After the critical success of his first novel, Morvern Callar, Alan Warner has written an extraordinary, stirring sequel to Morvern’s odyssey, confirming him as one of the most original, uniquely gifted writers to have appeared this decade.
An air-crash investigator haunts the hinterlands of an island–around the isolated honeymoon hot spot, the Drome Hotel–gathering the debris from fallen planes that the islanders have fashioned into makeshift sheds and fences; but what kind of jigsaw is he really assembling as he paces the runway?
A young woman makes landfall on the island, crossing the interior to arrive at the Drome Hotel: desperate, strange–and strangely familiar.
Meanwhile, DJ Cormorant is trying to organize The Big One, a rave on the adjacent airstrip, and from all over These Demented Lands come twisted characters, converging for one final Saturday night at the Drome Hotel.
Morvern Callar, a low-paid employee in the local supermarket in a desolate and beautiful port town in the west of Scotland, wakes one morning in late December to find her strange boyfriend has committed suicide and is dead on the kitchen floor. Morvern’s reaction is both intriguing and immoral. What she does next is even more appalling. Moving across a blurred European landscape-from rural poverty and drunken mayhem of the port to the Mediterranean rave scene-we experience everything from Morvern’s stark, unflinching perspective.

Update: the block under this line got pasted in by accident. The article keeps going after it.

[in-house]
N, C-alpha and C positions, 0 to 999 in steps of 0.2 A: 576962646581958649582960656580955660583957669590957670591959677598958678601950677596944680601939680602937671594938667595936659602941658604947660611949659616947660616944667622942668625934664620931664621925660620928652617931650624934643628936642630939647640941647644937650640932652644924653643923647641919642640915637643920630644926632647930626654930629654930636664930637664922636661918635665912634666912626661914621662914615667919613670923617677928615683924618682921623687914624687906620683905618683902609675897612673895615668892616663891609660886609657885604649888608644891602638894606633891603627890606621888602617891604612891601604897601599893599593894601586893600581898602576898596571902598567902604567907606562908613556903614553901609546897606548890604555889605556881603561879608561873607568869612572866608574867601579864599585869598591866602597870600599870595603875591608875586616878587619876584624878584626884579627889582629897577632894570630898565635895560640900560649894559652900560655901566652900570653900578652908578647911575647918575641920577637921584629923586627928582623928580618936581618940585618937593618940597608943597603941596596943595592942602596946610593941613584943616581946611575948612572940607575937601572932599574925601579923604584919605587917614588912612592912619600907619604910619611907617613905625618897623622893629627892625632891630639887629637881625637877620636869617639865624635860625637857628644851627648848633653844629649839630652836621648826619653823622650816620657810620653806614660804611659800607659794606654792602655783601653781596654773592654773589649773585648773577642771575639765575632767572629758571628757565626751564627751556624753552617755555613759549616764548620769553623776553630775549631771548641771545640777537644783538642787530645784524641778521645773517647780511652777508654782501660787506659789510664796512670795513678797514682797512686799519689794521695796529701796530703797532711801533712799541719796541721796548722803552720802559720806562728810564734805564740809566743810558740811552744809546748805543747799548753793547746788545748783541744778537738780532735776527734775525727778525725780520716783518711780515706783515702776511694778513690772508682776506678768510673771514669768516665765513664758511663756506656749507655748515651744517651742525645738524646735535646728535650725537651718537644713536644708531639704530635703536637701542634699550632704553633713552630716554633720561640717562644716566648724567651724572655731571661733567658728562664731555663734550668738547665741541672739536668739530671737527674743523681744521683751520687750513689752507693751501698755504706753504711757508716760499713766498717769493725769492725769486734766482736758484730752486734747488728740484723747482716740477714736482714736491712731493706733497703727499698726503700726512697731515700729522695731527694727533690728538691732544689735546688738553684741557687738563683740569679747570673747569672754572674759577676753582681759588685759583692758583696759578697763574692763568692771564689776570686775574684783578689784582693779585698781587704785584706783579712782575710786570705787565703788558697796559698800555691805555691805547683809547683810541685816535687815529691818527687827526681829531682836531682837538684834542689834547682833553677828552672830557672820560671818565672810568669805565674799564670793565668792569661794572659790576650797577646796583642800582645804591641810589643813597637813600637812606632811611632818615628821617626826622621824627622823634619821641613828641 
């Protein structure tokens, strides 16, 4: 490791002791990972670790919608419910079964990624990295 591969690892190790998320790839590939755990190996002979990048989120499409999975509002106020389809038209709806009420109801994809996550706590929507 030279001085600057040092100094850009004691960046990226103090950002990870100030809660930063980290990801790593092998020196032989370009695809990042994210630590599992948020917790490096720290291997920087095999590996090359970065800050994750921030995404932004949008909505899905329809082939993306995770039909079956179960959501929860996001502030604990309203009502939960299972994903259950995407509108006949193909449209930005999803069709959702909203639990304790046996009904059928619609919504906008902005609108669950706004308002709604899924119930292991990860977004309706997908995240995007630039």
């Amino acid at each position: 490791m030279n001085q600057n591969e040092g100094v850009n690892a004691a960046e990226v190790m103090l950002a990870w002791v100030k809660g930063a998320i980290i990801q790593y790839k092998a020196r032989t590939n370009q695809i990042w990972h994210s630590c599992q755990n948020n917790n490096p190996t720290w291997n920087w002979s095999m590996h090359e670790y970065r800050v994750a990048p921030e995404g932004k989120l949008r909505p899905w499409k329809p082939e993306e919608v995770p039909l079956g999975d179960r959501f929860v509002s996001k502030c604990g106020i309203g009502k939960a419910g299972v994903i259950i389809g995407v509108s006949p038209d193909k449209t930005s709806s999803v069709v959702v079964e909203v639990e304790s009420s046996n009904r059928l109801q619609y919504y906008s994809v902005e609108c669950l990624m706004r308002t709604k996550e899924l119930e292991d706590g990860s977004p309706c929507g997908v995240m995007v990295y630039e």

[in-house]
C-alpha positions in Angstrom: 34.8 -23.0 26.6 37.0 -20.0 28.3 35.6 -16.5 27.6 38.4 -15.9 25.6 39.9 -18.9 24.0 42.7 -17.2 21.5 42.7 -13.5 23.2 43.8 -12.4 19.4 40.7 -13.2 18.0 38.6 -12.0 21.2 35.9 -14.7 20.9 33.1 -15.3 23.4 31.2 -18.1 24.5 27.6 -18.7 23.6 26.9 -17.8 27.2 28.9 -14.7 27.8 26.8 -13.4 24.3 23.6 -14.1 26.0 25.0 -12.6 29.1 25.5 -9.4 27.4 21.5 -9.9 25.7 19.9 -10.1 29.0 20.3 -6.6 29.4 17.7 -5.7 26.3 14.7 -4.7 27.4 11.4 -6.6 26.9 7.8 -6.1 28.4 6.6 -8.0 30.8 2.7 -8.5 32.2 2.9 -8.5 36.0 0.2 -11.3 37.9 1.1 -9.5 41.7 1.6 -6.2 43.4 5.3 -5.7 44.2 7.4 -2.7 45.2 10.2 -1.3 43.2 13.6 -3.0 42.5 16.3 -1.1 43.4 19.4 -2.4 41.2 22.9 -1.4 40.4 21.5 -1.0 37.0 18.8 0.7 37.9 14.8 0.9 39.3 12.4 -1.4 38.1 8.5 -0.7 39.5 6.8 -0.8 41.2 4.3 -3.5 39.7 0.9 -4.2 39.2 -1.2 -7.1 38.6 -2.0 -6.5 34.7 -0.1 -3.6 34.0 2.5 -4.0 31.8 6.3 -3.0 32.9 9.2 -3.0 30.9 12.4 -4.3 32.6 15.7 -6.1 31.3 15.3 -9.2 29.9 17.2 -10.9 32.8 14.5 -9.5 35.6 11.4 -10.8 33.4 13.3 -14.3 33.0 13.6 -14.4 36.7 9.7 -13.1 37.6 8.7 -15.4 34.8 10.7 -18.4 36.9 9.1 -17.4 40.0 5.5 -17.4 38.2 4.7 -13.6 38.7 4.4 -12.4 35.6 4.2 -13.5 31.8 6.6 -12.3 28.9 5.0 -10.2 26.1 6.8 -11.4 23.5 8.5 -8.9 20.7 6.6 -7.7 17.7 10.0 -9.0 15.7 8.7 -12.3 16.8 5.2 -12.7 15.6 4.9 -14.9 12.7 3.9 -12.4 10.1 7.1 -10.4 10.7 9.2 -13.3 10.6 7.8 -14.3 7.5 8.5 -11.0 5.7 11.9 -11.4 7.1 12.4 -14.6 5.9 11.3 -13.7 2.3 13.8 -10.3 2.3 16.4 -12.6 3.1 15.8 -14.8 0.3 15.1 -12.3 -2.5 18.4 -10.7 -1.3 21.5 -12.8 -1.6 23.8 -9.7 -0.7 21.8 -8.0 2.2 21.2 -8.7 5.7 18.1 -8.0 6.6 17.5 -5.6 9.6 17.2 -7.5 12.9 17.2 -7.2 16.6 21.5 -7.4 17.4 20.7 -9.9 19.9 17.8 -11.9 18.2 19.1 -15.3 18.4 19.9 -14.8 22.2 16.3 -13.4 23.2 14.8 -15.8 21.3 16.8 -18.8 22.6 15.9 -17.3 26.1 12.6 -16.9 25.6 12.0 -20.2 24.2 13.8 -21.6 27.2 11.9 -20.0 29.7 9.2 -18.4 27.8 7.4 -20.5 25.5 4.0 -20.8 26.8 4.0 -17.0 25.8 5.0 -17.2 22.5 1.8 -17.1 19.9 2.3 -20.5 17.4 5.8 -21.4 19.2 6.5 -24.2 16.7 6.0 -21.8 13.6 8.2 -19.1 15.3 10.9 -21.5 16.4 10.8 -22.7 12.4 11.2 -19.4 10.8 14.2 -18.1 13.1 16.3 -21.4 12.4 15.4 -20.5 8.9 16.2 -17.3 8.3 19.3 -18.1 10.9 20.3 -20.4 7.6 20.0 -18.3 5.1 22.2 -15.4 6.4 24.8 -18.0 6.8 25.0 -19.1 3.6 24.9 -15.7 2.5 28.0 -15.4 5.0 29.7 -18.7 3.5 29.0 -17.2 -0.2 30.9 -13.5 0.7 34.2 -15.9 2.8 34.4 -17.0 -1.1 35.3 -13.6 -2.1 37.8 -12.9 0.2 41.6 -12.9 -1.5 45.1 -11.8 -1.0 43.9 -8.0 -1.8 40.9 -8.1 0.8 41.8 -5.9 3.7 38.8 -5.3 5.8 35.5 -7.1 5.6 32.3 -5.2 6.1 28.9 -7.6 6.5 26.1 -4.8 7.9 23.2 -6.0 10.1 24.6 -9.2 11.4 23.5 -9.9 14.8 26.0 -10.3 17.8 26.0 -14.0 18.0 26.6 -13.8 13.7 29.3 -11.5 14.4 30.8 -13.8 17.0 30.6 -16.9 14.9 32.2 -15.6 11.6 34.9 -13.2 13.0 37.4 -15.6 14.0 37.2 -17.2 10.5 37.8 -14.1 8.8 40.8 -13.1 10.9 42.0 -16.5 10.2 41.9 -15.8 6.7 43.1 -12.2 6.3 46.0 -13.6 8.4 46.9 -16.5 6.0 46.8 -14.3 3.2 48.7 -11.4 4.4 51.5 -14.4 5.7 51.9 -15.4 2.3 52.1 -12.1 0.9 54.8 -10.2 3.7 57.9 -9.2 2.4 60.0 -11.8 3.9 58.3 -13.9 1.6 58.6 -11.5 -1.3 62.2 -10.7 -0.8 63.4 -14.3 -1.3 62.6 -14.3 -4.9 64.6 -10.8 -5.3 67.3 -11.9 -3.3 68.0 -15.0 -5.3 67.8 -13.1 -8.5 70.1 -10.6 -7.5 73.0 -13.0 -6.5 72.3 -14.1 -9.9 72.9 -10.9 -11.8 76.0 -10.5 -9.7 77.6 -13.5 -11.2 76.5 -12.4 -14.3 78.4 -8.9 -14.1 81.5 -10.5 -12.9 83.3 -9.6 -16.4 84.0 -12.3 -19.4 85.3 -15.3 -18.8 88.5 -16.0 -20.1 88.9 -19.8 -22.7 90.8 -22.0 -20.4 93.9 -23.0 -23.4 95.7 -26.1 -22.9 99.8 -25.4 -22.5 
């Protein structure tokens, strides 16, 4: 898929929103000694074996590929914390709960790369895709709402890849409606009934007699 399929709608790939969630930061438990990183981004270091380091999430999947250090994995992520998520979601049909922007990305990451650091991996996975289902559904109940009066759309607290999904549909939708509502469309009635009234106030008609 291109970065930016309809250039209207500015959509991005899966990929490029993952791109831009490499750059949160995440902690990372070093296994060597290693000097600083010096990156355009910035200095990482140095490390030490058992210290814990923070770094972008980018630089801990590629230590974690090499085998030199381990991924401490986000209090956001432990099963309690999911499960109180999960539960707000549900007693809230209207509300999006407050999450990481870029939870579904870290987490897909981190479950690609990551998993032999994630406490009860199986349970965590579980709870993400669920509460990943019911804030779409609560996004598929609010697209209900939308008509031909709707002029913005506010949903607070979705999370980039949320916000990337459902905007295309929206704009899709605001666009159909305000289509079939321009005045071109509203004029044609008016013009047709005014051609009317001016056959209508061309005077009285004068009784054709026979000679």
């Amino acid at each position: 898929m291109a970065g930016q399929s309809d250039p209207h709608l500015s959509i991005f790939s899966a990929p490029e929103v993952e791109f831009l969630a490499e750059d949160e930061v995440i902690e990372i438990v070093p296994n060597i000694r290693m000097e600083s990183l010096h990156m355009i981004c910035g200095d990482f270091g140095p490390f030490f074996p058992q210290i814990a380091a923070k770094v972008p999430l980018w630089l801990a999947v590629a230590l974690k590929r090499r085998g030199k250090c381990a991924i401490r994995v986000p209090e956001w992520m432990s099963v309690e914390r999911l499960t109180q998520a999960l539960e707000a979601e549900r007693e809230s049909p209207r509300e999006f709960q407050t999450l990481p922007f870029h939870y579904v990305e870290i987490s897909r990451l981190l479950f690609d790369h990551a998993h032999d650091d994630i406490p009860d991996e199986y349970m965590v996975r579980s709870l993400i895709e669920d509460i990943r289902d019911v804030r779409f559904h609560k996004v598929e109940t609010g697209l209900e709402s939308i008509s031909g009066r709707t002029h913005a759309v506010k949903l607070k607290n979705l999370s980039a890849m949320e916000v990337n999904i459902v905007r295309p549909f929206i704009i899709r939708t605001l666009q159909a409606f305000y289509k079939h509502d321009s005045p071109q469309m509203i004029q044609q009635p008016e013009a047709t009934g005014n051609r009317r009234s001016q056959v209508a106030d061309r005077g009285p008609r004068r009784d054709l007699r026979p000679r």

Morvern is utterly hypnotizing from her very first sentence to her last. She rarely goes anywhere without the Walkman left behind as a Christmas present by her dead boyfriend, and as she narrates this strange story, she takes care to tell the reader exactly what music she is listening to, giving the stunning effect of a sound track running behind her voice.
In much the same way that Patrick McCabe managed to tell an incredibly rich and haunting story through the eyes of an emotionally disturbed boy in The Butcher Boy, Alan Warner probes the vast internal emptiness of a generation by using the cool, haunting voice of a female narrator lost in the profound anomie of the ecstasy generation. Morvern is a brilliant creation, not so much memorable as utterly unforgettable."